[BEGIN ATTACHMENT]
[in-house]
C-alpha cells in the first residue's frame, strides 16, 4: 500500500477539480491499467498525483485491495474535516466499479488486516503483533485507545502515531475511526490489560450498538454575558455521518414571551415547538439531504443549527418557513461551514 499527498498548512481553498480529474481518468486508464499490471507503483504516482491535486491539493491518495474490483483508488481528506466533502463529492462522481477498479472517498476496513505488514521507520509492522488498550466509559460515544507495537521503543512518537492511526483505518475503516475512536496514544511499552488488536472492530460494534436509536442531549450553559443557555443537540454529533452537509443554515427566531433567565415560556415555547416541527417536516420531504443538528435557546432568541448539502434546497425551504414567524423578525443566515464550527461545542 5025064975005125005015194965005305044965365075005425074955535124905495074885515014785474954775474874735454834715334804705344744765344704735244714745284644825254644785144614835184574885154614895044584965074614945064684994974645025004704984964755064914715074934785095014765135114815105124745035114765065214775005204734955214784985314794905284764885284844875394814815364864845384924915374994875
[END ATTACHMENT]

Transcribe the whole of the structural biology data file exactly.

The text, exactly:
[in-house]
C-alpha cells in the first residue's frame, strides 16, 4: 500500500477539480491499467498525483485491495474535516466499479488486516503483533485507545502515531475511526490489560450498538454575558455521518414571551415547538439531504443549527418557513461551514 499527498498548512481553498480529474481518468486508464499490471507503483504516482491535486491539493491518495474490483483508488481528506466533502463529492462522481477498479472517498476496513505488514521507520509492522488498550466509559460515544507495537521503543512518537492511526483505518475503516475512536496514544511499552488488536472492530460494534436509536442531549450553559443557555443537540454529533452537509443554515427566531433567565415560556415555547416541527417536516420531504443538528435557546432568541448539502434546497425551504414567524423578525443566515464550527461545542 5025064975005125005015194965005305044965365075005425074955535124905495074885515014785474954775474874735454834715334804705344744765344704735244714745284644825254644785144614835184574885154614895044584965074614945064684994974645025004704984964755064914715074934785095014765135114815105124745035114765065214775005204734955214784985314794905284764885284844875394814815364864845384924915374994875